Hong Kong (CNN Business)China’s Evergrande Group will pay interest due Thursday on one of its bonds, but it’s keeping rattled investors guessing about the fate of second, bigger payment due this week.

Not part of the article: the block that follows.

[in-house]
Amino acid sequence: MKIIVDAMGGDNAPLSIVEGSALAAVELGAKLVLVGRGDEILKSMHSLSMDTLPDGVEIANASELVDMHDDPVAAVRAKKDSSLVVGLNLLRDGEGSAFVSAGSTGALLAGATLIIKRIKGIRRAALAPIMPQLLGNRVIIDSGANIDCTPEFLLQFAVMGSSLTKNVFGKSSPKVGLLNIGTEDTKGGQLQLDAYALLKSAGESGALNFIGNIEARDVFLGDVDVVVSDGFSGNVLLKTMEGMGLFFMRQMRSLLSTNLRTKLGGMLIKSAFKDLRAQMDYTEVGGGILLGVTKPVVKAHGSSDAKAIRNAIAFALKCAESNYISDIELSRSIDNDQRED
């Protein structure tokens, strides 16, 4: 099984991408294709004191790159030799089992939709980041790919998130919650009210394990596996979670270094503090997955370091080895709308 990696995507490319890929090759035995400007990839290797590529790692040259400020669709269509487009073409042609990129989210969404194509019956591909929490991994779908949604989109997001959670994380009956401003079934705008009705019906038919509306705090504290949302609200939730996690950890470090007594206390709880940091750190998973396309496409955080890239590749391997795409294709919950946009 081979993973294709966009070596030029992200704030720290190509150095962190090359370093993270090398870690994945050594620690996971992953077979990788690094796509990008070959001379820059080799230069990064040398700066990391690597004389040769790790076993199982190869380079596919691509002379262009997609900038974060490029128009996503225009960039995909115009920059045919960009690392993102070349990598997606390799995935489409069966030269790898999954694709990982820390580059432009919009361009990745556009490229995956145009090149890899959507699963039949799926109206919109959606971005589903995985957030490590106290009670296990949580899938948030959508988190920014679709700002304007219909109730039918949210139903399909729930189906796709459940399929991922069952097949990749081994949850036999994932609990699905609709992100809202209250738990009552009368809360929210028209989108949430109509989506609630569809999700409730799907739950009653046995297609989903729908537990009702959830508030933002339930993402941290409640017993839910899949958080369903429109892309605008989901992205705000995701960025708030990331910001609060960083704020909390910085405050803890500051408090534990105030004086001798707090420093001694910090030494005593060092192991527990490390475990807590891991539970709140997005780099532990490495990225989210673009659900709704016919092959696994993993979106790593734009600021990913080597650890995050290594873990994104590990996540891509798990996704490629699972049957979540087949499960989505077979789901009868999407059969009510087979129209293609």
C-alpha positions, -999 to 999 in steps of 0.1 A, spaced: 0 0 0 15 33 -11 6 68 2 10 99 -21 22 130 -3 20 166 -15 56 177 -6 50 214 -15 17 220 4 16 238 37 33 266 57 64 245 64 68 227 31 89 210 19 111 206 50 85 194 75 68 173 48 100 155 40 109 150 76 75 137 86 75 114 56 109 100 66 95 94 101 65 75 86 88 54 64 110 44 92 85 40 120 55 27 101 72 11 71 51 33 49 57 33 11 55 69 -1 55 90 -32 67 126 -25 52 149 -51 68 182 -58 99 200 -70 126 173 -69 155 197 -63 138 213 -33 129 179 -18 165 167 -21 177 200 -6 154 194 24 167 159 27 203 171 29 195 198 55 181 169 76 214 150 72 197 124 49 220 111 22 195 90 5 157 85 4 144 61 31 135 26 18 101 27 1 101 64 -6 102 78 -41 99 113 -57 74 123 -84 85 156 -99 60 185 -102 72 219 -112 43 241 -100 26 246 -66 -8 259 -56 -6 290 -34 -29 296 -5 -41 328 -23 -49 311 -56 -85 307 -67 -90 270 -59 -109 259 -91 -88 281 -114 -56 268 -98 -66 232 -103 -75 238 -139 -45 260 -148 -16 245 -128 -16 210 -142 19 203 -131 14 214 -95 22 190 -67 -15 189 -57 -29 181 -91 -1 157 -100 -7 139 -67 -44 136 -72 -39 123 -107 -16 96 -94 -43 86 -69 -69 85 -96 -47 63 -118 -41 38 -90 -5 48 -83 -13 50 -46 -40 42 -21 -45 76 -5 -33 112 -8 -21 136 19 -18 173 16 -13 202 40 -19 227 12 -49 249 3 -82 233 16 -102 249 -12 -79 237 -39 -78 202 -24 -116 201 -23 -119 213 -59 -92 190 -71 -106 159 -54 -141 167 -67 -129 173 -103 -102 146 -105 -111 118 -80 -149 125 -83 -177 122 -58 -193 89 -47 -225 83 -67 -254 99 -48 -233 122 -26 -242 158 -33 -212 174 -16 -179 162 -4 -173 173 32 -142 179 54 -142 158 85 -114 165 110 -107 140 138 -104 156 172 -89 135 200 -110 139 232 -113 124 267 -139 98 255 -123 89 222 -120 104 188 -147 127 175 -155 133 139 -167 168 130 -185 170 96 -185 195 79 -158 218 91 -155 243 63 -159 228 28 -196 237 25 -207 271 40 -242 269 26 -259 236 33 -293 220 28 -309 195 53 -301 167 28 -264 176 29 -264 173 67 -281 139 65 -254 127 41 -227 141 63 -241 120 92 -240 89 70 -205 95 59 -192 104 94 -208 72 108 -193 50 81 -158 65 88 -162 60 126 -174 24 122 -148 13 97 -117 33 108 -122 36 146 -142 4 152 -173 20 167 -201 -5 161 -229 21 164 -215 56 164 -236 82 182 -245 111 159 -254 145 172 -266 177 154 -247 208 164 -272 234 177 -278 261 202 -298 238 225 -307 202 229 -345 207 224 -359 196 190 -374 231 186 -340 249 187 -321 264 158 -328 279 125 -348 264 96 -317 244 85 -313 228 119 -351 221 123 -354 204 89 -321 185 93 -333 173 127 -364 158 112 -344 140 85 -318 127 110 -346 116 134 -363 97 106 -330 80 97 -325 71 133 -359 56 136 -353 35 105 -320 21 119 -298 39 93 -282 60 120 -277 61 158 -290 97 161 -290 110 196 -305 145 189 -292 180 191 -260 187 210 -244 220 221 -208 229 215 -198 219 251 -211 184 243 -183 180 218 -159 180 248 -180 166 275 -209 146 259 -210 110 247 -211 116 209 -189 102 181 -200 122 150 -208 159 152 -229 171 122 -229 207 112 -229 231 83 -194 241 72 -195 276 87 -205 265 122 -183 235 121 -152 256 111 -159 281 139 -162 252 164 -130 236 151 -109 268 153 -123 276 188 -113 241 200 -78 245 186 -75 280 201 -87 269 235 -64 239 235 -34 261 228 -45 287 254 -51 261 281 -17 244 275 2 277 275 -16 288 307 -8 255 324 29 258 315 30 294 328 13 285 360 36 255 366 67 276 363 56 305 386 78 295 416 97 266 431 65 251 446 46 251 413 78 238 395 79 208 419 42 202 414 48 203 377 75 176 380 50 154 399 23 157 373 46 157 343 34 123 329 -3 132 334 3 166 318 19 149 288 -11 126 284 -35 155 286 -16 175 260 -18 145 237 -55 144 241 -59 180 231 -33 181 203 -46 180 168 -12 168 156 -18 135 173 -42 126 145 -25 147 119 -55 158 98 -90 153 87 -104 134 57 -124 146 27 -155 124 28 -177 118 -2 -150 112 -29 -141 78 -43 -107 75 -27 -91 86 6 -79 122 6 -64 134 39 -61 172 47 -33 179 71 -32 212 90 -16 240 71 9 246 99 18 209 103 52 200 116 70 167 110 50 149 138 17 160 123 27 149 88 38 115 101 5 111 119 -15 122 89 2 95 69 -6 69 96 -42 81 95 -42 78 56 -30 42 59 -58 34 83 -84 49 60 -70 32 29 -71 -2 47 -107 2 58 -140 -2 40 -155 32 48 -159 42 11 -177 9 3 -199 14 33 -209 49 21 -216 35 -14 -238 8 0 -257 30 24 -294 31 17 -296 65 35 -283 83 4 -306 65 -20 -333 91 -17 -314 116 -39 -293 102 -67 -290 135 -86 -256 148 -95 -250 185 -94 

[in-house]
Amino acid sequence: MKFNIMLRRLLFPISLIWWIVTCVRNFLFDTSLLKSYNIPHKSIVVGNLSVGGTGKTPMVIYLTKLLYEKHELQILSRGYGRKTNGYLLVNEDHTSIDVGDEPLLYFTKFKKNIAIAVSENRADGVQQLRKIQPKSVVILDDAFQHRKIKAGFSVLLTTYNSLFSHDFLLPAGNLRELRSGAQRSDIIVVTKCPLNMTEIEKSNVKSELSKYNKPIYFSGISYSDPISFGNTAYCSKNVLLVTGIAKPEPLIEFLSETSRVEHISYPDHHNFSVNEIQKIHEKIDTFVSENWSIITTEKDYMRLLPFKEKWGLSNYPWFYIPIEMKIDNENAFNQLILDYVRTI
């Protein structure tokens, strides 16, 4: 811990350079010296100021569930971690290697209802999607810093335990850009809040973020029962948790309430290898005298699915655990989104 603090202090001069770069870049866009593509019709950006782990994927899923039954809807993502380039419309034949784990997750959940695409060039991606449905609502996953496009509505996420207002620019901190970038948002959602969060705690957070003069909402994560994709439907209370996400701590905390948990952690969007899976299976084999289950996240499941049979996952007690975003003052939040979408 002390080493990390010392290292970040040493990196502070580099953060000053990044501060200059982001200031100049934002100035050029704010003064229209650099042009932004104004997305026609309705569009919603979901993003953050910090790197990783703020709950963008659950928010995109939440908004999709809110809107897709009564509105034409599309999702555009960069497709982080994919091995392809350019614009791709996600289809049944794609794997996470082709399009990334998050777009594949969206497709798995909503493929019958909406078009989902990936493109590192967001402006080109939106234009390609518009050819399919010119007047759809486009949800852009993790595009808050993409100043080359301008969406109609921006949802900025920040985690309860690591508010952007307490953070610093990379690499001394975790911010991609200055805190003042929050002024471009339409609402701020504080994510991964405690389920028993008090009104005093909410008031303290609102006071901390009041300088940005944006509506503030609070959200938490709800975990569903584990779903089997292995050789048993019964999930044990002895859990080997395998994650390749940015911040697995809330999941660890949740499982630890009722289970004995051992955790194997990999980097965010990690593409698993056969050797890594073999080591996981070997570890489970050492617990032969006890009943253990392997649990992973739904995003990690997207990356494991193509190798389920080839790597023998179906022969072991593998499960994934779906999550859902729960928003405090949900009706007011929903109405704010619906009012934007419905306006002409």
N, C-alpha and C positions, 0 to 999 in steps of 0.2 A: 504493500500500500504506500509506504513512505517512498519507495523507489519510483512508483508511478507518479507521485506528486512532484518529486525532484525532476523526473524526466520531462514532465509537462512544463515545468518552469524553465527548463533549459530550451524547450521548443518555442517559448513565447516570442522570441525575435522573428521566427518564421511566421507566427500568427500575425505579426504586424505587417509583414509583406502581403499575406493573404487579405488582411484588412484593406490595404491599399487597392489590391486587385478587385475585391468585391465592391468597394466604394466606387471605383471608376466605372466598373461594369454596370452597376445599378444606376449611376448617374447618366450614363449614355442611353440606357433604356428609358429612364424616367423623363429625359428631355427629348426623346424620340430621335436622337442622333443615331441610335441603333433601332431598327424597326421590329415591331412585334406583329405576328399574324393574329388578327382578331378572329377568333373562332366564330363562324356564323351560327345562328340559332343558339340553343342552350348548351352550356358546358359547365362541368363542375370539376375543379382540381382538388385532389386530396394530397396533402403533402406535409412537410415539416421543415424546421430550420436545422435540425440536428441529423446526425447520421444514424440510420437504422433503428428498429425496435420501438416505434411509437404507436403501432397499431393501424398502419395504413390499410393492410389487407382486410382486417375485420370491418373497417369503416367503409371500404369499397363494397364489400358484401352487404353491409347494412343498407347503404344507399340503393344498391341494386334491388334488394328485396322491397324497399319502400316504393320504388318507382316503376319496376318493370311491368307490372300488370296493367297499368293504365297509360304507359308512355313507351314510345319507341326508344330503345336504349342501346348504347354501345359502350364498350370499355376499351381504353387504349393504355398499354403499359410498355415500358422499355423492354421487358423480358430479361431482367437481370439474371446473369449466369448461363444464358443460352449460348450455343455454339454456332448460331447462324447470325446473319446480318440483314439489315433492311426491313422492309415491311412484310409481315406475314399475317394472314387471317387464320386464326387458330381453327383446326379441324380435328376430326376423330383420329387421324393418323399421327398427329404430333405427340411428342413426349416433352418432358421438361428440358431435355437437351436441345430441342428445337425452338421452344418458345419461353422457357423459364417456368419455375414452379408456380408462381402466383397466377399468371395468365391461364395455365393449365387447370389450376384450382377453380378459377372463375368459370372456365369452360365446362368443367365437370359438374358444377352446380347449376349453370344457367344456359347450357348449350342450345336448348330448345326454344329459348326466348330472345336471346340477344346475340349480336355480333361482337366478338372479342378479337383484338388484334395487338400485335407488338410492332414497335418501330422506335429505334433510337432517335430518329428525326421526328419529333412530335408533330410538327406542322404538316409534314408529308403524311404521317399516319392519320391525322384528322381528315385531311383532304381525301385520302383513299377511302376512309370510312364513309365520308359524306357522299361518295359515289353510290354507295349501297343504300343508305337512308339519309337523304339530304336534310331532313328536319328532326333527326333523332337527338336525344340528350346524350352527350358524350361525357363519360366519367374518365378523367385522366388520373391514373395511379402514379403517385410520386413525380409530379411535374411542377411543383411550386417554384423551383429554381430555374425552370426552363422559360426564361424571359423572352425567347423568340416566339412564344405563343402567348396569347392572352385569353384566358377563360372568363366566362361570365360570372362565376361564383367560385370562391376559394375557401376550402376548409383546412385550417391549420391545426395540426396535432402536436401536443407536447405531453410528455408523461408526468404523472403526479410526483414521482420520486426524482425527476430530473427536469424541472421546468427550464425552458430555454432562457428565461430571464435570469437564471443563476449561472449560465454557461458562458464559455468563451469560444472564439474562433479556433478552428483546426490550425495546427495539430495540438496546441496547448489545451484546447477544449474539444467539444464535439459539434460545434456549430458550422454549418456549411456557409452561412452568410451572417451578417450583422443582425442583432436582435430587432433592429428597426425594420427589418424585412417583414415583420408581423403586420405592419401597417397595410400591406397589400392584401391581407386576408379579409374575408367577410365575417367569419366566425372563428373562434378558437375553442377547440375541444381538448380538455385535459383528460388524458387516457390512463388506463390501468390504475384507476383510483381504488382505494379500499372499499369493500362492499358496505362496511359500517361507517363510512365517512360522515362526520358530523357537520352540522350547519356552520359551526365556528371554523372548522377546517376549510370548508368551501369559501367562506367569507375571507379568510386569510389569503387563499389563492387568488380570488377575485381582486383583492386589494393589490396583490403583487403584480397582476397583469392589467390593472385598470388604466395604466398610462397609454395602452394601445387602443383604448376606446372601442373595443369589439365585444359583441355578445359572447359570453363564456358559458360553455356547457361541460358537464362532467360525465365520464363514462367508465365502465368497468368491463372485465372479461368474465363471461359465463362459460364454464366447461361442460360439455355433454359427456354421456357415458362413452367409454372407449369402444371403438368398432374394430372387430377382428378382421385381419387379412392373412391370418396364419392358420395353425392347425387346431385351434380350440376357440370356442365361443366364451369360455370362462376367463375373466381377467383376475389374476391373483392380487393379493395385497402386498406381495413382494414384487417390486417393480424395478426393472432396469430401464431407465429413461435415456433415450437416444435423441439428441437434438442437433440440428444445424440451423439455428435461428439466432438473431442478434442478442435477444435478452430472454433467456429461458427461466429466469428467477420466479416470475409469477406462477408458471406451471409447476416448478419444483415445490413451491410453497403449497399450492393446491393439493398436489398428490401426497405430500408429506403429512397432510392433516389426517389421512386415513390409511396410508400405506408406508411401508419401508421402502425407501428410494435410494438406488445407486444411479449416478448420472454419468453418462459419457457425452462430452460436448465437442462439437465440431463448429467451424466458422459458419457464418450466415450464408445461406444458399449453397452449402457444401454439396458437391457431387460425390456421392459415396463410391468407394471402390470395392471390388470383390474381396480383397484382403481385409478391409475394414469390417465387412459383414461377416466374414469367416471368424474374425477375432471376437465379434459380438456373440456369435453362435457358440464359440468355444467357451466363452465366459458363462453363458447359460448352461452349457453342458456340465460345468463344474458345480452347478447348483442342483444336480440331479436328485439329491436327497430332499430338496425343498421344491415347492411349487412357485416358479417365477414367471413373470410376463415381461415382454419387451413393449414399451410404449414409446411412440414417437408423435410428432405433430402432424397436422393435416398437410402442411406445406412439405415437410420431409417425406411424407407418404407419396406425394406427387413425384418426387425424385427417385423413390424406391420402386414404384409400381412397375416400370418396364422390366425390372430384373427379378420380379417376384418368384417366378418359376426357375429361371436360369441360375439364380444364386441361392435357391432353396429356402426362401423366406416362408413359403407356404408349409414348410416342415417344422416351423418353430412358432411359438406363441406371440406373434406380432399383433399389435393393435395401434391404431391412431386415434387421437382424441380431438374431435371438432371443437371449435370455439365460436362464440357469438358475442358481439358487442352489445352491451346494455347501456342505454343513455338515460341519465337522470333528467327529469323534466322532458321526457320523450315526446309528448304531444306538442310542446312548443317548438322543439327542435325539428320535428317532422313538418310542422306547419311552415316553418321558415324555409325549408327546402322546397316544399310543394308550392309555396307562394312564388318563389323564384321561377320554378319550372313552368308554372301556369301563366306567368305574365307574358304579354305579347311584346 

The troubled Chinese real estate conglomerate said Wednesday in a filing with the Shenzhen Stock Exchange that issues regarding a payment on a domestic yuan bond have been “settled through negotiations.” Many questions remain unanswered, though. Evergrande did not elaborate on the terms of the payment. The amount of interest it owes on the bond is about 232 million yuan ($36 million), according to data from Refinitiv.Interest worth $83.5 million on a dollar-denominated bond is also due Thursday, though the company has not said anything publicly about what will happen to that payment.China's Evergrande puts on a brave face. But will Beijing bail it out?China's Evergrande puts on a brave face. But will Beijing bail it out?China's Evergrande puts on a brave face. But will Beijing bail it out?Evergrande is stumbling under $300 billion worth of debt, which is widely held by Chinese financial institutions, retail investors, home buyers and its suppliers in construction, materials and design industries. Foreign investors also hold some of its debt. Over the last few weeks, the company warned investors twice that it could default if it’s unable to raise money quickly.Read MoreIt’s not clear whether the company will actually default, or whether Beijing will intervene and orchestrate some other type of restructuring. But the company’s failure would likely create aftershocks that could ripple through the financial market and the broader Chinese economy.Earlier this week, global markets were gripped by fears about Evergrande, as stocks in Hong Kong, New York and other major markets fell. Hong Kong markets — where Evergrande’s stock and some of its bonds trade — were closed on Wednesday for a holiday. Trading was muted in mainland China, which reopened after a two-day holiday. The benchmark Shanghai Composite (SHCOMP) was up 0.4%, reversing earlier losses.Investors might have been placated by Evergrande’s stock exchange filing, even though it contained little detail.”There appears to be an acceptance that an Evergrande failure is more a matter of when and not if, and the real question is how any fallout is managed,” wrote Michael Hewson, chief market analyst at CMC Markets in a report on Wednesday, noting that the company had already missed loan repayments earlier this week. He added that “the picture on this remains uncertain after a vague statement this morning” about the domestic bond coupons, and noted that Evergrande did not mention anything about the US dollar interest payment due Thursday.Evergrande's debt crisis is wreaking havoc on Hong Kong's stock marketEvergrande's debt crisis is wreaking havoc on Hong Kong's stock marketEvergrande's debt crisis is wreaking havoc on Hong Kong's stock marketOne big question left for Evergrande is whether the Chinese government might be willing to bail the company out. So far, Beijing has remained quiet.Many analysts believe the government will intervene in some capacity, but that a full bailout is unlikely.”We do not expect the government to provide any direct support to Evergrande,” wrote S&P Global Ratings’ analysts in a research note on Tuesday. That’s because a government bailout would undermine Beijing’s campaign to “instill greater financial discipline in the property sector,” they wrote. Instead of a bailout, the analysts expected the government’s focus to be on guiding Evergrande through an orderly debt restructuring or bankruptcy process, while ensuring small investors and home buyers are protected “as much as possible.””Government support to prevent a default is only likely if contagion risks cause other large developers to fail,” they said, adding that they believe the hit to the financial system from Evergrande alone will still be “manageable.” Macquarie Group’s economists also expect that the government will make sure Evergrande’s pre-sold apartments get done and delivered to homebuyers, but shareholders and lenders could “take a big loss.”— Anneken Tappe contributed to this report.

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